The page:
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Olympic Security Now Even More Important

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TIMES STAFF WRITER

Security plans for the 2002 Winter Olympic Games in Salt Lake City, which open five months from now, must be--and will be--reconsidered in the wake of terrorist strikes Tuesday on American soil, government and Olympic officials said.

The Games open Feb. 8, and Utah Gov. Mike Leavitt pledged Tuesday that the Olympics “will go forward as planned.” But now, he said, planners must seriously evaluate--in addition to innumerable other scenarios--the prospect of a commercial airliner being hijacked and aimed at Salt Lake during the Games.

“We are going through continual exercises with all the federal agencies and all the military organizations, contemplating every conceivable possibility,” Leavitt said in a telephone interview from Salt Lake City. “If this one were not on the list, I’m sure it will be now.”

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Mitt Romney, head of the Salt Lake Organizing Committee, was in Washington on Tuesday, where he had been due to finish a two-day series of meetings aimed at lobbying Congress for a final $12.7 million needed for Olympic security. He said, “Airspace security planning has been part of the Olympic plans. But I’m sure today’s events will expand the questions and the extent of preparations.”

Security has been a critical component of Games preparation since the 1972 Olympics in Munich, when 11 Israelis--athletes and coaches--were taken hostage in the Olympic Village by Palestinian terrorists and then killed in a firefight at a German airport. During the 1996 Atlanta Games, a bomb exploded at Centennial Olympic Park, killing one woman and injuring 100 others; survivalist Eric Rudolph, charged in the attack, remains a fugitive.

Belgium’s Jacques Rogge, the newly elected president of the International Olympic Committee, has frequently called security “the No. 1 priority for all Games,” and he issued a statement expressing “deepest sympathy” to the families of those killed or wounded Tuesday. Rogge also sent letters of condolence to President Bush, to the U.S. Olympic Committee and to SLOC.

As security experts concede, however, the fact remains that the Games present a terribly attractive target for terrorist action--in large measure because of the obvious, the guarantee of worldwide publicity--and Tuesday’s attacks hold import for the Olympics in Salt Lake, for the Summer Games in 2004 and beyond. New York and Washington are among eight U.S. cities vying for the 2012 Games; Los Angeles is also in the running for 2012.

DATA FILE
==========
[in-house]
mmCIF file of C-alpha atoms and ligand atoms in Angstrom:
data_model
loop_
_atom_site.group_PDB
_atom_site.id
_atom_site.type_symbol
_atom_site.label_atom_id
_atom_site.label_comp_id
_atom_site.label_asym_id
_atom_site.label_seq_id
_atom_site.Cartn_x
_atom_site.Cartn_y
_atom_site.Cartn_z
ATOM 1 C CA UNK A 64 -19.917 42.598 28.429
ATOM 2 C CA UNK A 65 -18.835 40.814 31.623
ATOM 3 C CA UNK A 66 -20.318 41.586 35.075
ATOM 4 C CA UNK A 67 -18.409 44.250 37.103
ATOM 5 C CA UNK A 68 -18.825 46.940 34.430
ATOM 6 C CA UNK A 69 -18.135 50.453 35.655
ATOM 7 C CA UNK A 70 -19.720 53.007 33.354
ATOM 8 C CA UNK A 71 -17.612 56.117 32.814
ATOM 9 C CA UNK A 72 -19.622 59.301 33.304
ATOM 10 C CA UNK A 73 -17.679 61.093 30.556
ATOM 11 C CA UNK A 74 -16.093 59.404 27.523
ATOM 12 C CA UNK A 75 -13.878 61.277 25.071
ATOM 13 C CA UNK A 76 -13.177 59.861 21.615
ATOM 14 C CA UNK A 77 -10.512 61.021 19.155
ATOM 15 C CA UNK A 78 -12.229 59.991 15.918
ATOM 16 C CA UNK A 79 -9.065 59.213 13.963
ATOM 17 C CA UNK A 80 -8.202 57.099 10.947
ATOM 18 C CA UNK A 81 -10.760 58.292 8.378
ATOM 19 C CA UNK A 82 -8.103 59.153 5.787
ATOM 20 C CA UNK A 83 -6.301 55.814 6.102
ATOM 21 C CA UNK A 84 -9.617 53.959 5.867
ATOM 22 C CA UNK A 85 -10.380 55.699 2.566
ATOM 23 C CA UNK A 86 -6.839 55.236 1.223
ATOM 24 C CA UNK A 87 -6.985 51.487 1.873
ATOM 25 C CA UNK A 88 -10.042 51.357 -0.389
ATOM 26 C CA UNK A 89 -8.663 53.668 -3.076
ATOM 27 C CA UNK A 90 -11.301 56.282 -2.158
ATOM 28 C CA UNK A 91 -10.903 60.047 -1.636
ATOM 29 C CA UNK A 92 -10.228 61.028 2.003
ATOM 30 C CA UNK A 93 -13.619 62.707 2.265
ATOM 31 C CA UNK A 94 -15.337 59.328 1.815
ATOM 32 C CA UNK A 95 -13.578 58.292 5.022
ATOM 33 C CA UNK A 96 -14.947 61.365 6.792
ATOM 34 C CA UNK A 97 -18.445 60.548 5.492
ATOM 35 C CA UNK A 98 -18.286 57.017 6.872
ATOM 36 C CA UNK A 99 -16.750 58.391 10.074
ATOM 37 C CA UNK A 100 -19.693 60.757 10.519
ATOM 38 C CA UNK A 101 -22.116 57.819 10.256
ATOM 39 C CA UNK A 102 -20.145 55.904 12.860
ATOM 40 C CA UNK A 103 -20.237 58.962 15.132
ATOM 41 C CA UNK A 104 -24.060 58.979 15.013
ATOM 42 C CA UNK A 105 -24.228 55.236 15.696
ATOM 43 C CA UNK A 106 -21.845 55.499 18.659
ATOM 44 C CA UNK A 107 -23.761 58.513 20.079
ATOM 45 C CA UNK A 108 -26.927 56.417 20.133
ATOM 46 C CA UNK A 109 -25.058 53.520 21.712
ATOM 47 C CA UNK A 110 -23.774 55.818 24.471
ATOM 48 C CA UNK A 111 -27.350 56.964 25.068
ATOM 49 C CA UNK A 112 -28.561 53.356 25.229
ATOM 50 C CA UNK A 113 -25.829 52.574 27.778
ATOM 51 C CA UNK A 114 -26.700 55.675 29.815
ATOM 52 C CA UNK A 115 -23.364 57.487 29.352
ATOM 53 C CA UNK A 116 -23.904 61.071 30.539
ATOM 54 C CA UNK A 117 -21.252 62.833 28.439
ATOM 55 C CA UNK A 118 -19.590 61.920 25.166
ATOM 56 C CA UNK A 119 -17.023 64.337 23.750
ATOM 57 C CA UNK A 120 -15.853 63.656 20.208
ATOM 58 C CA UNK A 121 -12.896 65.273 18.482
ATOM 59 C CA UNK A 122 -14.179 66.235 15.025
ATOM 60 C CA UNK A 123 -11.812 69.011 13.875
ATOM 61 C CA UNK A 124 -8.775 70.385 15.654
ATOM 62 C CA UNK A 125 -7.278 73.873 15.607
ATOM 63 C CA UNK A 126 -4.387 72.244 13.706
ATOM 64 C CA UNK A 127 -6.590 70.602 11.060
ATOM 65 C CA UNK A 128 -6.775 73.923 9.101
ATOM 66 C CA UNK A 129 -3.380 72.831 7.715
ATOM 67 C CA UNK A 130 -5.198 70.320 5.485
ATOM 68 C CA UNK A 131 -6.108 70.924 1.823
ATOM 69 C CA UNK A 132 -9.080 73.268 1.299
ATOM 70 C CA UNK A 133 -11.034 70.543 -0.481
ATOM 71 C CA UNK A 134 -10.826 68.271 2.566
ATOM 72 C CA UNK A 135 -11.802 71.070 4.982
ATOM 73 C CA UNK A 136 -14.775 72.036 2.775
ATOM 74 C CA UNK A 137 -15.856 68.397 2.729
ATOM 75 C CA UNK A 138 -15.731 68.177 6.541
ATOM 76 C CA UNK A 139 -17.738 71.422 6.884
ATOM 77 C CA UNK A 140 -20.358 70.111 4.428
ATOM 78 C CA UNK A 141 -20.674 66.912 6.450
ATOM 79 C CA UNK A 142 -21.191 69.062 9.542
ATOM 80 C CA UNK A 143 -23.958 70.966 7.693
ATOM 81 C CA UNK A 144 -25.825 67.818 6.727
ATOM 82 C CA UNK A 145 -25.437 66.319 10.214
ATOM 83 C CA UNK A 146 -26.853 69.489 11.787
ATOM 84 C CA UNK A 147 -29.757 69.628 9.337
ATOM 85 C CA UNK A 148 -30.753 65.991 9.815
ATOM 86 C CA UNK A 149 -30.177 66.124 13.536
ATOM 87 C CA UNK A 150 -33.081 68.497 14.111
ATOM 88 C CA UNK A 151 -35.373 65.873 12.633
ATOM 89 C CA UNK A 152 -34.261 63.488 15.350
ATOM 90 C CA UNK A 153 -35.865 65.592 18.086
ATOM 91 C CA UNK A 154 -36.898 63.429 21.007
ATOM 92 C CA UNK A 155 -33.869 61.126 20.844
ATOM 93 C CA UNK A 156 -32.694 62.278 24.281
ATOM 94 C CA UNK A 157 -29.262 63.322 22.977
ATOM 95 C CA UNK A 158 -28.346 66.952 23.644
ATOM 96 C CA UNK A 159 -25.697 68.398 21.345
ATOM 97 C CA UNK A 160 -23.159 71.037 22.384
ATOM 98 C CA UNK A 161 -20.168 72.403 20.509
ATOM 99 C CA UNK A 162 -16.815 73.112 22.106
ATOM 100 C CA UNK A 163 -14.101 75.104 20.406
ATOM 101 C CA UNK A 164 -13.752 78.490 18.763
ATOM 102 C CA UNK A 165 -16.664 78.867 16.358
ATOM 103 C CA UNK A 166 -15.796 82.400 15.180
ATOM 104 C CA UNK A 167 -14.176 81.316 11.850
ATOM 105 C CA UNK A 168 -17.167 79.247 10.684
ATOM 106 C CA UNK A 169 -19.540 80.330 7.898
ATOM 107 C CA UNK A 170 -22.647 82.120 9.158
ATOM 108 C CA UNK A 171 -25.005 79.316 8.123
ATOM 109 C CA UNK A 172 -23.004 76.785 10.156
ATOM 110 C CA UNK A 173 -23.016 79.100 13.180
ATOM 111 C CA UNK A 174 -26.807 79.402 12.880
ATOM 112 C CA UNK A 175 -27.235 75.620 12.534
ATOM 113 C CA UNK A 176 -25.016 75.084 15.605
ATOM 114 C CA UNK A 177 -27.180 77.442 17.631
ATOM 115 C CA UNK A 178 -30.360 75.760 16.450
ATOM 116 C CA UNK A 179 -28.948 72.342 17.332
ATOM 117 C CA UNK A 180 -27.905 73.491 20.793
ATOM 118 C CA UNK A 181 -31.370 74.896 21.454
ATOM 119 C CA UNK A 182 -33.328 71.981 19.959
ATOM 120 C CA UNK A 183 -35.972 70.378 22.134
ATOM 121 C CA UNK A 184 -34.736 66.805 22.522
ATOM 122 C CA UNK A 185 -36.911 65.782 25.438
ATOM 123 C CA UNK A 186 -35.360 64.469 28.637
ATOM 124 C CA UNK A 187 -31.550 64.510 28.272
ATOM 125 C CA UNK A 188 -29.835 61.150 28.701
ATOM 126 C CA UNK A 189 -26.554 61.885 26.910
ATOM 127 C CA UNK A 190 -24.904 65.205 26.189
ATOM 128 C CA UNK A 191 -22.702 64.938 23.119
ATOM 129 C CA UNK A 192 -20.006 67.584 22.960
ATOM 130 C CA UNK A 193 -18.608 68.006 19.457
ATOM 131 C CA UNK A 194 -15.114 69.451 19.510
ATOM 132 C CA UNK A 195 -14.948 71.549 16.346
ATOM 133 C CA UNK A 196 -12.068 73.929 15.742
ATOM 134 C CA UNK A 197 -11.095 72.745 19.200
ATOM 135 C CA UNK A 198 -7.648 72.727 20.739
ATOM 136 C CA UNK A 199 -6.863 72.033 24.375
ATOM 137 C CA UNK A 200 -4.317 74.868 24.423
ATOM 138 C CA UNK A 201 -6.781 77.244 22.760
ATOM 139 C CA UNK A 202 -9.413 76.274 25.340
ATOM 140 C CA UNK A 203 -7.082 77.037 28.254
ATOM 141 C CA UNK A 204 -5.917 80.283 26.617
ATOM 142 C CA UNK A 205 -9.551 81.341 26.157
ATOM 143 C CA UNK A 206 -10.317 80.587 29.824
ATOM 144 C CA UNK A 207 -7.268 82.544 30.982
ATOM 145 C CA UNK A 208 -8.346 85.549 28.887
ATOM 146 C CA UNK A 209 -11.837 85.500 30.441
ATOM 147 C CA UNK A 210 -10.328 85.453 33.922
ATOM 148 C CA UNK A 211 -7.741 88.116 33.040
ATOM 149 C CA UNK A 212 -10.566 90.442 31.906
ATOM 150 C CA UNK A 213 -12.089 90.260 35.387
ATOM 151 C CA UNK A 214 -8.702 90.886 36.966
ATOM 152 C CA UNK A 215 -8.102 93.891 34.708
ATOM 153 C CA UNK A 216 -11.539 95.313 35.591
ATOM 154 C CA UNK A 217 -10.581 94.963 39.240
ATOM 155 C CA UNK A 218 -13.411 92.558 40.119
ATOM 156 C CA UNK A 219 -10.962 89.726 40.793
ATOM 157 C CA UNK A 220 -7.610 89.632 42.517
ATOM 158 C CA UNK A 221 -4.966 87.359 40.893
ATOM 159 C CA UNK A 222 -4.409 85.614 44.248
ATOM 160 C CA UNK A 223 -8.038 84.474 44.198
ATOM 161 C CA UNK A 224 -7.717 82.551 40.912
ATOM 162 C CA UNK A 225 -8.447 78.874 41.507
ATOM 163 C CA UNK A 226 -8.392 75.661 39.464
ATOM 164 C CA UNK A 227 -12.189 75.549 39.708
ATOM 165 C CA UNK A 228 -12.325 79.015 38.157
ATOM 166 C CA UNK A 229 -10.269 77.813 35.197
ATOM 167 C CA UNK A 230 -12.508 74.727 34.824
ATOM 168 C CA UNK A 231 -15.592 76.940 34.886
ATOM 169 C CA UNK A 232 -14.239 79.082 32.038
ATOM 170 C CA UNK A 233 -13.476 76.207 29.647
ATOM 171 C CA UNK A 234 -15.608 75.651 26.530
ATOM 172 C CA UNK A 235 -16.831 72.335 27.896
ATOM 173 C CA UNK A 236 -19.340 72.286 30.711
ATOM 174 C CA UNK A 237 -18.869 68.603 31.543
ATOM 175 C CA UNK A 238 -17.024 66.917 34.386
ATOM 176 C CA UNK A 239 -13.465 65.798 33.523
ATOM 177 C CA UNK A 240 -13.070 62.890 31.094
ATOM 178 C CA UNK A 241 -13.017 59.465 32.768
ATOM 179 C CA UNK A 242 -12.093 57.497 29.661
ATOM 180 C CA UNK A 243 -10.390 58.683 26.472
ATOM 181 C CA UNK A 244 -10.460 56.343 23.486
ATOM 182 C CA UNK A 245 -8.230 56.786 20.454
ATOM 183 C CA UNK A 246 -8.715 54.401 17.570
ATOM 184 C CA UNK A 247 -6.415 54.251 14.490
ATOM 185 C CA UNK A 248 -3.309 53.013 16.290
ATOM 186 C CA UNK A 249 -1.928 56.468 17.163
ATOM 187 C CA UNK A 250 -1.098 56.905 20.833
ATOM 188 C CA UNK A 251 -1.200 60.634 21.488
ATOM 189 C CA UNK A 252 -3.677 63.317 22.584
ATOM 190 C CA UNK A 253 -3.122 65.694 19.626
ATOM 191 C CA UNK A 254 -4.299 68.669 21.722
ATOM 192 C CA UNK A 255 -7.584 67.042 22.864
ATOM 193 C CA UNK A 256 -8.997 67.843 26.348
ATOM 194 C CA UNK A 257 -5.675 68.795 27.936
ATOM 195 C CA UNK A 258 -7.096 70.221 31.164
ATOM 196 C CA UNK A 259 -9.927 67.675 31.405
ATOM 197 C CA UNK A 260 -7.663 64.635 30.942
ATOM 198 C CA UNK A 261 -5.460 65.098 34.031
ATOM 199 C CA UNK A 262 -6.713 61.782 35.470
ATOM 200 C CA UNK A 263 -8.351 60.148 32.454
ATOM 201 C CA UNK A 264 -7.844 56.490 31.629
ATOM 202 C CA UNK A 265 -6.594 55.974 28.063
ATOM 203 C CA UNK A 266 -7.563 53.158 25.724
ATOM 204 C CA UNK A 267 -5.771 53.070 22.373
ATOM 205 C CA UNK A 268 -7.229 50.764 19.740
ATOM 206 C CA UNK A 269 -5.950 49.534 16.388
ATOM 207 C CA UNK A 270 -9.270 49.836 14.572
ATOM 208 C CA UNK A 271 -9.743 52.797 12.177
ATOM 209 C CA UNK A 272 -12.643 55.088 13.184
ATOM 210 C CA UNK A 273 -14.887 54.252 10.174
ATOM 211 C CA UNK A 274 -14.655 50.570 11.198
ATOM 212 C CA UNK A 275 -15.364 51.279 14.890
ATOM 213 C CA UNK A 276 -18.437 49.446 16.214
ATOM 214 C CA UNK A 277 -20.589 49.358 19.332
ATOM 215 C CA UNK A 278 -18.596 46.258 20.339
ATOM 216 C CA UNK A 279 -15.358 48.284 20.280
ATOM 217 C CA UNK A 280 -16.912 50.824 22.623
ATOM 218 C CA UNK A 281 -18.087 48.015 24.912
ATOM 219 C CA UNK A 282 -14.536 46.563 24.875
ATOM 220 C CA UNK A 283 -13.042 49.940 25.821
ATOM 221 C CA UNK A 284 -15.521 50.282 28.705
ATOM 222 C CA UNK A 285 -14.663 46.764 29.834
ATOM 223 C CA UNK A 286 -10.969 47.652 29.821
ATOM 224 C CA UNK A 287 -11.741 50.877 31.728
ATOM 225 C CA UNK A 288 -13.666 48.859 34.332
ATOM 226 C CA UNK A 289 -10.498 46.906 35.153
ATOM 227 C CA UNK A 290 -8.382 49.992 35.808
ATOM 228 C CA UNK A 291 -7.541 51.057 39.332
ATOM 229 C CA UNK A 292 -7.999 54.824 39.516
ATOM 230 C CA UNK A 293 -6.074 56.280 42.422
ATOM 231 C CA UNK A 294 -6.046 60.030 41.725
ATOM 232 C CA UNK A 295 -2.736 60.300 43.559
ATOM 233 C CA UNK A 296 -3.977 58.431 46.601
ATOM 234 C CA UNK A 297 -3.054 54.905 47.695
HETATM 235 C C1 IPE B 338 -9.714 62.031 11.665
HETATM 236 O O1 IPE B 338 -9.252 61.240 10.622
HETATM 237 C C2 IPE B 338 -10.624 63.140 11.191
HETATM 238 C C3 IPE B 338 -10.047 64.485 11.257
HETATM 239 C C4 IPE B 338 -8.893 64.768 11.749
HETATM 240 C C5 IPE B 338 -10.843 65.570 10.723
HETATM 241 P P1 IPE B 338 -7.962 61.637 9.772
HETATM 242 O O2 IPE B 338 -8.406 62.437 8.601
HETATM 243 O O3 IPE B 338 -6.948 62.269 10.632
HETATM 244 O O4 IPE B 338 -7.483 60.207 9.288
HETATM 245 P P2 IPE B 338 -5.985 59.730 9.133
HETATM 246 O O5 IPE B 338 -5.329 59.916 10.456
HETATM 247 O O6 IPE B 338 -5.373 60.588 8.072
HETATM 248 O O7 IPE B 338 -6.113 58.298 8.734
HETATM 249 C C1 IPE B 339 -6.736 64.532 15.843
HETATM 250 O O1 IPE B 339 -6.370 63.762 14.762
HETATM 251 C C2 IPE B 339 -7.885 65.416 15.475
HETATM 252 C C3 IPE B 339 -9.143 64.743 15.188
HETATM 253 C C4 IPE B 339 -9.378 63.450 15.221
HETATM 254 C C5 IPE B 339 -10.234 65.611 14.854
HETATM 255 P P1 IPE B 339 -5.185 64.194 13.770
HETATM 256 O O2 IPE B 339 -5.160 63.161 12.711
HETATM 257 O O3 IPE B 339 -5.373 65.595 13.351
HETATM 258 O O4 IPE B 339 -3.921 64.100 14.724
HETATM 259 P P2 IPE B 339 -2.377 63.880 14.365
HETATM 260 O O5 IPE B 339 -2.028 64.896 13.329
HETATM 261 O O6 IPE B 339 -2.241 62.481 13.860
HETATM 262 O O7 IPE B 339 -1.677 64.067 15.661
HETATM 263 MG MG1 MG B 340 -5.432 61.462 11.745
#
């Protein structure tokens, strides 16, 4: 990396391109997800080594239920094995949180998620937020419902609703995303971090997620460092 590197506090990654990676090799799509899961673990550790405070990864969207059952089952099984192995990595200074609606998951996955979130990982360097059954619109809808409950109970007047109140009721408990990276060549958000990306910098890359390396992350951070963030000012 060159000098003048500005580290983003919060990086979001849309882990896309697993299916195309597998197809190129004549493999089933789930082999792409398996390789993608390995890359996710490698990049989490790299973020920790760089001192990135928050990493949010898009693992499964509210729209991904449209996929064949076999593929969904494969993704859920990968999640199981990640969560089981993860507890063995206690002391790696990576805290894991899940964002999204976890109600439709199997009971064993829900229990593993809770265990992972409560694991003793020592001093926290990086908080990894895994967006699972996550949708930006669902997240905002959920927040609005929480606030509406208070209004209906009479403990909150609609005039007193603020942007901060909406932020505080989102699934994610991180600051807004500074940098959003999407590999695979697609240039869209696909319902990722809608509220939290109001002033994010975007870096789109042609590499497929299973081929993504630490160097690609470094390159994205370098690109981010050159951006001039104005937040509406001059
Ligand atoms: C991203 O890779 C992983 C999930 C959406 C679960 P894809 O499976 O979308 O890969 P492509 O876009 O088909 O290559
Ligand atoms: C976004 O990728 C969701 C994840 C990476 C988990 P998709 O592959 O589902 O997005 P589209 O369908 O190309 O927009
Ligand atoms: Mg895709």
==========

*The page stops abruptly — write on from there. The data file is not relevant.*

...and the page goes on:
In recent months, security issues have emerged as a major concern in planning for the 2004 Games, scheduled for Athens. Greece is home to Europe’s most elusive terrorist cell, dubbed 17 November, whose victims since 1975 include four Americans.

Testifying earlier this year on Capitol Hill, CIA Director George Tenet said that the Greek government had to consider the threat of terrorism at the 2004 Games a “major vulnerability.”

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The Greek government reportedly has allocated more than $500million for Olympic security. Tentative plans call for the deployment of thousands of security personnel, including soldiers, at all Olympic sites and related facilities, including airports, seaports and hotels. Thousands of closed-circuit TV cameras will be installed around Athens.

In the United States, Games security requires complicated coordination among federal, state and local law enforcement agencies--as well as hundreds of millions of taxpayer dollars that need to be cleared through any number of political tangles.

In July, for instance, Congress approved a $60-million appropriation--money the U.S. Secret Service has said it needs to complete its coordination of Olympic security in Salt Lake. The funding had been threatened when Sen. John McCain (R-Ariz.) proposed diverting half of it to the military; McCain has been an outspoken critic of increasing federal spending on the Games. Utah’s Republican senators, Bob Bennett and Orrin Hatch, blocked McCain’s move.

Much of the $12.7 million Romney is now seeking would reimburse Utah law enforcement agencies for paying overtime to cover the shifts of officers staffing the Utah Olympic Public Safety Command during the 2002 Games.

Even before the attacks, he said SLOC and Utah police agencies had been given “every confidence” the $12.7 million will be forthcoming. Romney said Tuesday afternoon: “Of course the conduct of public safety in this country can never be the same. I look to the federal government to revisit public safety plans for the Games. We will remain fully engaged in that effort, and make it our highest priority.”

Leavitt said Tuesday’s attacks serve as a “sober reminder that there are evil people who do unthinkable things,” adding in a reference to the Games, “We’re working with the world’s best, every federal agency and organizations around the world. But those efforts can only go to minimize, not eliminate, risk.”

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SLOC, meantime, postponed a ceremony long planned for today in Battery Park in Manhattan--near what had been the World Trade Center complex--at which the names of runners and other details of the cross-country torch relay preceding the Games were to have been unveiled. Perhaps next week, Romney said.

“Tears and prayers flood our hearts but not fear,” he said. “As a testament to the courage of the human spirit, and as a world symbol of peace, the Olympics is needed even more today than the day before.”

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